BMCR 2021.07.19

Proclus and the Chaldean oracles

, Proclus and the Chaldean oracles: a study on Proclean exegesis, with a translation and commentary of Proclus' Treatise on Chaldean philosophy. Routledge monographs in classical studies. Abingdon; New York: Routledge, 2020. Pp. viii, 199. ISBN 9780367473143. $124.00.

For readers of late-antique Platonism the Chaldean Oracles are both inescapable and, in their details at least, often mysterious. The approximately two hundred fragments of the Oracles which survive come to us through their citations by Platonists for whom they were an authoritative text. The most fertile source of fragments, and the subject of this monograph, is Proclus, who makes frequent use of these verses to connect his own arguments with the words, as he sees them, of the gods themselves. For scholars wishing to approach the oracles, much fundamental work has been done in the editions and translations of des Places (into French)[1] and Majercik (into English).[2]

The goal of Spanu in the current work is not to produce a new edition of the fragments, though he does consider this a desiderandum, but rather to determine the extent to which Proclus alters the Chaldean Oracles in integrating them into his own philosophical system. Given that our access to these fragments is often solely through Proclus, this raises obvious difficulties: how can we determine the extent to which Proclus may have changed the cosmogonic, philosophical and theurgic contents of the oracles when our access to them is in any case possible only through his interpretation? This is a problem of which Spanu is well aware (p.3). By paying closer attention to Proclus’ methods in excerpting and integrating these verses, it is possible to a degree to separate Proclus’ interpretation, and especially his tendency to systematise and refine the contents of the oracles, from the oracles themselves. Information drawn from other late-antique Platonists (especially Damascius) can, of course, offer at least a differing perspective, even if it is not necessarily one that is any closer to the lost, original meaning of the text. Spanu presents close and detailed analysis of the fragments and frequently offers insightful observations on both the contents of the lost text itself and on Proclus’ use of it in his own philosophical contexts. Though this book is likely to be difficult going for readers unacquainted with the Chaldean Oracles and with the main features of Proclus’ philosophical system, it has much to offer for readers already interested in, and informed about, these topics.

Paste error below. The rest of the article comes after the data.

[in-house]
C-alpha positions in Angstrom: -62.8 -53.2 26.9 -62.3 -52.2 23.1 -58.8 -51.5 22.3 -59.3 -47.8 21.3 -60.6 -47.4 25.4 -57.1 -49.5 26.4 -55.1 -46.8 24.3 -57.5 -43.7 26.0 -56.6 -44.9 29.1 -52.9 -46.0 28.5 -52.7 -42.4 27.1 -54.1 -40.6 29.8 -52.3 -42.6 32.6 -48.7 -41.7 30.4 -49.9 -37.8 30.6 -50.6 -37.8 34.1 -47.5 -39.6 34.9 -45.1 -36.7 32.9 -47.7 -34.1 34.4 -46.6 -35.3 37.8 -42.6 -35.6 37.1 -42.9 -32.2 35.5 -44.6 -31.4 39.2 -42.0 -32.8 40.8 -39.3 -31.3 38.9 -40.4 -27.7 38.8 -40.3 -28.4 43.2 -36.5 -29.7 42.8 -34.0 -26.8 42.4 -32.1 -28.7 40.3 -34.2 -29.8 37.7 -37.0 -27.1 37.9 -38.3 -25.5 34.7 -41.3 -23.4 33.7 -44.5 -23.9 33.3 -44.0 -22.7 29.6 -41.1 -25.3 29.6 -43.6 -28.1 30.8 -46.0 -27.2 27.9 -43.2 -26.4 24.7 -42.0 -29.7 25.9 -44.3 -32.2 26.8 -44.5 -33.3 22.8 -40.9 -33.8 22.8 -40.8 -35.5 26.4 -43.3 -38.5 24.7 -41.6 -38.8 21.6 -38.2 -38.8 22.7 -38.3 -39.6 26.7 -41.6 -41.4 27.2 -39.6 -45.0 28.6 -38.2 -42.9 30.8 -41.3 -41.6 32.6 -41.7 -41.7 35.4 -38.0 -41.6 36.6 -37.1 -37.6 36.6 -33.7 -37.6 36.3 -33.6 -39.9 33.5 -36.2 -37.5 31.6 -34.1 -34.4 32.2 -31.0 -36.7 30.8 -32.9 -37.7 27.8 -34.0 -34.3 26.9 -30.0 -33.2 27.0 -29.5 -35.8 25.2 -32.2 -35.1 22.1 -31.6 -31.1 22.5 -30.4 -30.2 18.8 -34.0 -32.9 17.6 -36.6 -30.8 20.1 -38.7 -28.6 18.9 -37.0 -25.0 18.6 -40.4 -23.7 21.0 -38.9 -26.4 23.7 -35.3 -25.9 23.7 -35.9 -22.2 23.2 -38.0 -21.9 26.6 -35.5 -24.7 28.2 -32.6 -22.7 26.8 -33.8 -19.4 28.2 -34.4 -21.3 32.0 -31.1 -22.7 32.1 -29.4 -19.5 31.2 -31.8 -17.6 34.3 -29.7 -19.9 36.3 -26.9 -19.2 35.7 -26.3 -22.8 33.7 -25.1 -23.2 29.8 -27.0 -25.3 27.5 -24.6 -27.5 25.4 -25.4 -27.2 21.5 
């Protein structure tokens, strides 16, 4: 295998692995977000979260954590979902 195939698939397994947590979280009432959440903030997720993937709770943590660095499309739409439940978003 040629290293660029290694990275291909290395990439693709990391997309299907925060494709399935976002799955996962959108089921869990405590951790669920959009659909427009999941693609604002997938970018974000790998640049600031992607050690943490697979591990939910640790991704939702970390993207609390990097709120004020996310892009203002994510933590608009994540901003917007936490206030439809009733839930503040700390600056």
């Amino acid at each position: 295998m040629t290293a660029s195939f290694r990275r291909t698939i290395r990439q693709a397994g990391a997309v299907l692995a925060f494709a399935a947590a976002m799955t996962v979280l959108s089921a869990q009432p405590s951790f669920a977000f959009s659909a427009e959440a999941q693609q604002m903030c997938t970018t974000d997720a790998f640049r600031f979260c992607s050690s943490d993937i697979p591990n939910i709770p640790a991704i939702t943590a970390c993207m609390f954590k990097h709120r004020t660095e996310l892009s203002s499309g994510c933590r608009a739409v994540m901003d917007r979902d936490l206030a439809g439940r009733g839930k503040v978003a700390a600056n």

The ordering of the fragments by Spanu is not that of the previous editions, though the numbering of des Places’ edition is retained for convenience of reference. The fragments are arranged instead by major themes such as ‘The Chaldean Triad’ and ‘The World’s Intelligible Archetype’. The choice of themes which Spanu has followed has the advantage that they are each broad and correspond uncontroversially with major foci of the surviving oracles. The reader is not, in other words, railroaded into a particular reconstruction of the text any more than is necessary for any grouping of fragments. In general, the discussion of each fragment fulfils the promise of the introduction to give enough of the original context in Proclus to make the argument clear.